Radiology, vol. 146, issue 3 (1983) pp. 593-601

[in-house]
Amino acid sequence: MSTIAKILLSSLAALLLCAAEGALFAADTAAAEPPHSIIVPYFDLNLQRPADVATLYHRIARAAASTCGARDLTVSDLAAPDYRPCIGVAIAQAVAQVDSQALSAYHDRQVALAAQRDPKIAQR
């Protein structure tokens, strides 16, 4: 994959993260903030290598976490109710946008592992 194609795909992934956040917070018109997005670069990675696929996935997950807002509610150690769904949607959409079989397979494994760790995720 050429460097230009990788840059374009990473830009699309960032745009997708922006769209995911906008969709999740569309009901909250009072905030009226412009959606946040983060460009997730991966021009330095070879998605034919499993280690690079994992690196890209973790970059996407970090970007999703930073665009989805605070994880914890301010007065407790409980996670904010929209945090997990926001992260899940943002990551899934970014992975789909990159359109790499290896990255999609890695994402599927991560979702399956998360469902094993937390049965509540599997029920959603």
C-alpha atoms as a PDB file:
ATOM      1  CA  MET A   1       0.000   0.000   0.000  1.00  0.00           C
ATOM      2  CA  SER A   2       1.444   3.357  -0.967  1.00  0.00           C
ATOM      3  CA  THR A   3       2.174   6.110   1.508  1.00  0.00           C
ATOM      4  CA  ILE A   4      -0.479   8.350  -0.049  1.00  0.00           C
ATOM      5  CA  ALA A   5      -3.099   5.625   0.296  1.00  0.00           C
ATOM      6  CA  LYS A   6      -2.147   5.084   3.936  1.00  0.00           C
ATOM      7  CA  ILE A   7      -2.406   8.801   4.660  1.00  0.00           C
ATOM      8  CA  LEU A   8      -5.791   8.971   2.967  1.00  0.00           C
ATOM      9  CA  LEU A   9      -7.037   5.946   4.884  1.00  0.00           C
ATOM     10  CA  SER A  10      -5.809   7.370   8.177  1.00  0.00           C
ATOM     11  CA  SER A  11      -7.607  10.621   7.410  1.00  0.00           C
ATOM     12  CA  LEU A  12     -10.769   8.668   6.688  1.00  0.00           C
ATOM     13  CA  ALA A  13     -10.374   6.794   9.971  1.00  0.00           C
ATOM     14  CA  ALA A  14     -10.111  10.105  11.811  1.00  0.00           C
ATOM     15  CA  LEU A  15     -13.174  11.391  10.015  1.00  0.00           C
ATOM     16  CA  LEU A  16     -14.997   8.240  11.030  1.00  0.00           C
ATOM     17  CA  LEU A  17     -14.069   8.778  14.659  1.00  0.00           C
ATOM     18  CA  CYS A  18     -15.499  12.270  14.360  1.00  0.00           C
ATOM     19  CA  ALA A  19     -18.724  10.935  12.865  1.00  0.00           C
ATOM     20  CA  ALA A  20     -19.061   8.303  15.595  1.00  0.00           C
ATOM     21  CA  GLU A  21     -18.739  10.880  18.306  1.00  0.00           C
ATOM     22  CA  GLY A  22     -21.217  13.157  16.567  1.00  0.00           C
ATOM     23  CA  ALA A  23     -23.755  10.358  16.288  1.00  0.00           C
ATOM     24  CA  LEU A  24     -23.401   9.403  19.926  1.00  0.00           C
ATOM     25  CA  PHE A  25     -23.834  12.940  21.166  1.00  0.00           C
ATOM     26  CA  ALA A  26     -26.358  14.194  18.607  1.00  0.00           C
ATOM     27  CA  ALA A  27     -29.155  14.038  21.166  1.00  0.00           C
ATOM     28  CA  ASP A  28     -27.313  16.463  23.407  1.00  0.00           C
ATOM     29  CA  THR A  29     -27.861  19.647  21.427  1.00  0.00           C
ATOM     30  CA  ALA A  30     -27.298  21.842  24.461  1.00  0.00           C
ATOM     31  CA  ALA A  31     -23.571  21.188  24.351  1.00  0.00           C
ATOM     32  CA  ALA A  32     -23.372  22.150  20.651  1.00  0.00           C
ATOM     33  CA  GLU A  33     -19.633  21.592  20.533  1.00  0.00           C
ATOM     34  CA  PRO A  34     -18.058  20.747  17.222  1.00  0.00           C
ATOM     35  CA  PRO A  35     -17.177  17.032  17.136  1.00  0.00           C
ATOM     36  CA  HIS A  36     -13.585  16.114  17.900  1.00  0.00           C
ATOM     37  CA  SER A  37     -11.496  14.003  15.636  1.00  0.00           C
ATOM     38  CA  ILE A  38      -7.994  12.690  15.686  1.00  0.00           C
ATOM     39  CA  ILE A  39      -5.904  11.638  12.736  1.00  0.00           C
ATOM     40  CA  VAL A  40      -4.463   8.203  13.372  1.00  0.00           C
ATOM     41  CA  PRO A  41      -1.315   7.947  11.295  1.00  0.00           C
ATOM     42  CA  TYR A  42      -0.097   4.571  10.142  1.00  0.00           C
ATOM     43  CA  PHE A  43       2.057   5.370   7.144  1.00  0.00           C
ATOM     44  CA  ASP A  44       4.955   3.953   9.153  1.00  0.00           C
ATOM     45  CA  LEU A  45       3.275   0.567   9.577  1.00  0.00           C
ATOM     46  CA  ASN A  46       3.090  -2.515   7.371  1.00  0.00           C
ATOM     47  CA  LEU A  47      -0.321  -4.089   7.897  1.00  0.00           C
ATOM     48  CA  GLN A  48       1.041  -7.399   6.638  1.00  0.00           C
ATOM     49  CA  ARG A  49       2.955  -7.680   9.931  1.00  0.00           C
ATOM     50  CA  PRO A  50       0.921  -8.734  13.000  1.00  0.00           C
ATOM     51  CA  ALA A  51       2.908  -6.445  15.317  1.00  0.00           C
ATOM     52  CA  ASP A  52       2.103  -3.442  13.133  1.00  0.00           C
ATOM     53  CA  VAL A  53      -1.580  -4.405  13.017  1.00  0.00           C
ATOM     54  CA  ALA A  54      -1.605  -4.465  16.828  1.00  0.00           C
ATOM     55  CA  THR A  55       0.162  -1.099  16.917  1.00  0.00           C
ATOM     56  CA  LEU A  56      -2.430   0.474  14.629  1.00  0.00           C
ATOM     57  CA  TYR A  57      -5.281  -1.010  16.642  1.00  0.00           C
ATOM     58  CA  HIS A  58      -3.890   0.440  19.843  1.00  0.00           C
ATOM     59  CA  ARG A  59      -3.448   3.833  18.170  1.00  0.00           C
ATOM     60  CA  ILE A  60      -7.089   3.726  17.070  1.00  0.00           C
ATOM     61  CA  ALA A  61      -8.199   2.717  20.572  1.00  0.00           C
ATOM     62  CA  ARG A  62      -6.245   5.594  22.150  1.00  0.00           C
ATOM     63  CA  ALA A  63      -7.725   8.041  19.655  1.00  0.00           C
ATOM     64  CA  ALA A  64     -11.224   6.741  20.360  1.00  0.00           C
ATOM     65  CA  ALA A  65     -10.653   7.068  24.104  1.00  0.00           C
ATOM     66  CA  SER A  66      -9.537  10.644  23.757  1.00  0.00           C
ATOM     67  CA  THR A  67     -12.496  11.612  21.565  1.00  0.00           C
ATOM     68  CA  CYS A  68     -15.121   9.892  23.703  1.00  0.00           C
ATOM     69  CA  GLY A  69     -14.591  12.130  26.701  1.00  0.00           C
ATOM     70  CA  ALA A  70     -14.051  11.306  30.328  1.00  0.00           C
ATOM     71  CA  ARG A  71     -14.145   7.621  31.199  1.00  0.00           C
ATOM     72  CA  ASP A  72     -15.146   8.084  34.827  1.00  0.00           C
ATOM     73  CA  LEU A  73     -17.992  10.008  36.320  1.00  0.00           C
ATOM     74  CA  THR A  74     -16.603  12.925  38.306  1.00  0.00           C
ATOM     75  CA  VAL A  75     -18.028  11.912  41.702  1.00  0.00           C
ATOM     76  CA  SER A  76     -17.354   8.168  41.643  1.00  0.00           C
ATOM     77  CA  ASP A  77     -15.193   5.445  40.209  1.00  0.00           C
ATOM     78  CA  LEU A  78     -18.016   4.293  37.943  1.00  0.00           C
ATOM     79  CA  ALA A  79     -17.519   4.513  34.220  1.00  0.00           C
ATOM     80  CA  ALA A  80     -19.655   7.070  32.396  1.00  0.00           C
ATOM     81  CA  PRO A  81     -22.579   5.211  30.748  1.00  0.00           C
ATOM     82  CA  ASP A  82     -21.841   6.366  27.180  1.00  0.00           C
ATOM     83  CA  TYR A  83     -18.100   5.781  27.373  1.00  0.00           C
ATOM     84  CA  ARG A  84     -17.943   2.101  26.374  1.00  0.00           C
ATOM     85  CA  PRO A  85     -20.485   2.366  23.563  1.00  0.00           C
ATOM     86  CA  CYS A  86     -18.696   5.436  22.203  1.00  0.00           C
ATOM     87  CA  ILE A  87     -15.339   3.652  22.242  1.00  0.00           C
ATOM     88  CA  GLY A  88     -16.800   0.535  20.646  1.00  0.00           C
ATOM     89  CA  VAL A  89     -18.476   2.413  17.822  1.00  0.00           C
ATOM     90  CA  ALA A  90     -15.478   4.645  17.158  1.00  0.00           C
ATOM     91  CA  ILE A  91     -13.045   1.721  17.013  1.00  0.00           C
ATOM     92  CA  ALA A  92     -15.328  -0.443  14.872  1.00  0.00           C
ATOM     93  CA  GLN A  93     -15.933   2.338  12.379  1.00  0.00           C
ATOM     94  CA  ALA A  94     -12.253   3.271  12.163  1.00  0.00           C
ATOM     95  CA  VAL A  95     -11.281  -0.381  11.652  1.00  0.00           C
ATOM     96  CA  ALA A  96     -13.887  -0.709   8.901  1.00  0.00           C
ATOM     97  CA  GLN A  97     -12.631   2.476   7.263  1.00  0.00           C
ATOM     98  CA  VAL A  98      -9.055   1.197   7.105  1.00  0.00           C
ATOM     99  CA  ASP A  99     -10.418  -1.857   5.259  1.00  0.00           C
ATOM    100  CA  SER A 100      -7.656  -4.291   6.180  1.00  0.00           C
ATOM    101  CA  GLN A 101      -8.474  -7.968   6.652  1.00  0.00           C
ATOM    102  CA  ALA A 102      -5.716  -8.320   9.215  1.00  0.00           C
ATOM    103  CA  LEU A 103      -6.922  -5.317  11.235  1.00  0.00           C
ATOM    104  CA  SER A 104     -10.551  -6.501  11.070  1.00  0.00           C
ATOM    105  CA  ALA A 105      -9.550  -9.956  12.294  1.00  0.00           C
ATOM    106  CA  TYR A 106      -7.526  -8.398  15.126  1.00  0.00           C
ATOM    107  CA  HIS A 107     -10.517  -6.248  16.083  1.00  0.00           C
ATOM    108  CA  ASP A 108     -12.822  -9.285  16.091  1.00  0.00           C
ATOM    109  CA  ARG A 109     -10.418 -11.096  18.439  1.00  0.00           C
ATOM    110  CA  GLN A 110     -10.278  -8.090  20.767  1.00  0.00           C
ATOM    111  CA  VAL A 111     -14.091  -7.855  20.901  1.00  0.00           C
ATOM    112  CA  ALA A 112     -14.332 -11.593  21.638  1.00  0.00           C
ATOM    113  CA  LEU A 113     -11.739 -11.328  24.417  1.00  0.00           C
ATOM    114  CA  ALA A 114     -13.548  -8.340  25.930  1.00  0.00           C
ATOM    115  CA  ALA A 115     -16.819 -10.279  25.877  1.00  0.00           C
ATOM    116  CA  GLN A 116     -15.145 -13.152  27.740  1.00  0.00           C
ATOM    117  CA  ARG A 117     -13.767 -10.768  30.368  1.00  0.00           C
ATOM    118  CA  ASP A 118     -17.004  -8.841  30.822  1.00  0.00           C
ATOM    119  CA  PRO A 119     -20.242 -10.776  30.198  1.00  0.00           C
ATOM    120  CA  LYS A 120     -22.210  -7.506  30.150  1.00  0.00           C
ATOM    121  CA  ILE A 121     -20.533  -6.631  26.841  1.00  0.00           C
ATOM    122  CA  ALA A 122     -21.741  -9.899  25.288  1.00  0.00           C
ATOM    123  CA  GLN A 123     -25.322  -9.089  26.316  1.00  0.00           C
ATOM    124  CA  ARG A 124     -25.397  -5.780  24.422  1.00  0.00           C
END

Cholesterolosis and adenomyomatosis, two diseases of the gallbladder that are unrelated to cholelithiasis or cholecystitis, are detected on oral cholecystograms with considerable frequency. These disorders are of uncertain etiology, and it is also unclear if they cause clinical symptoms. Cholesterolosis is the result of the accumulation of triglycerides and esterified sterols in macrophages in the lamina propria. The abnormality is unassociated with cholesterol gallstones, supersaturation of bile with cholesterol, hyperlipidemia, obesity, or atherosclerosis. Adenomyomatosis involves hyperplasia of the tissues of the gallbladder wall with outpouches of the mucosa similar to diverticula of the colon. In this report, the pathology, etiology, clinical and radiologic features, and treatment of these two entities are reviewed.
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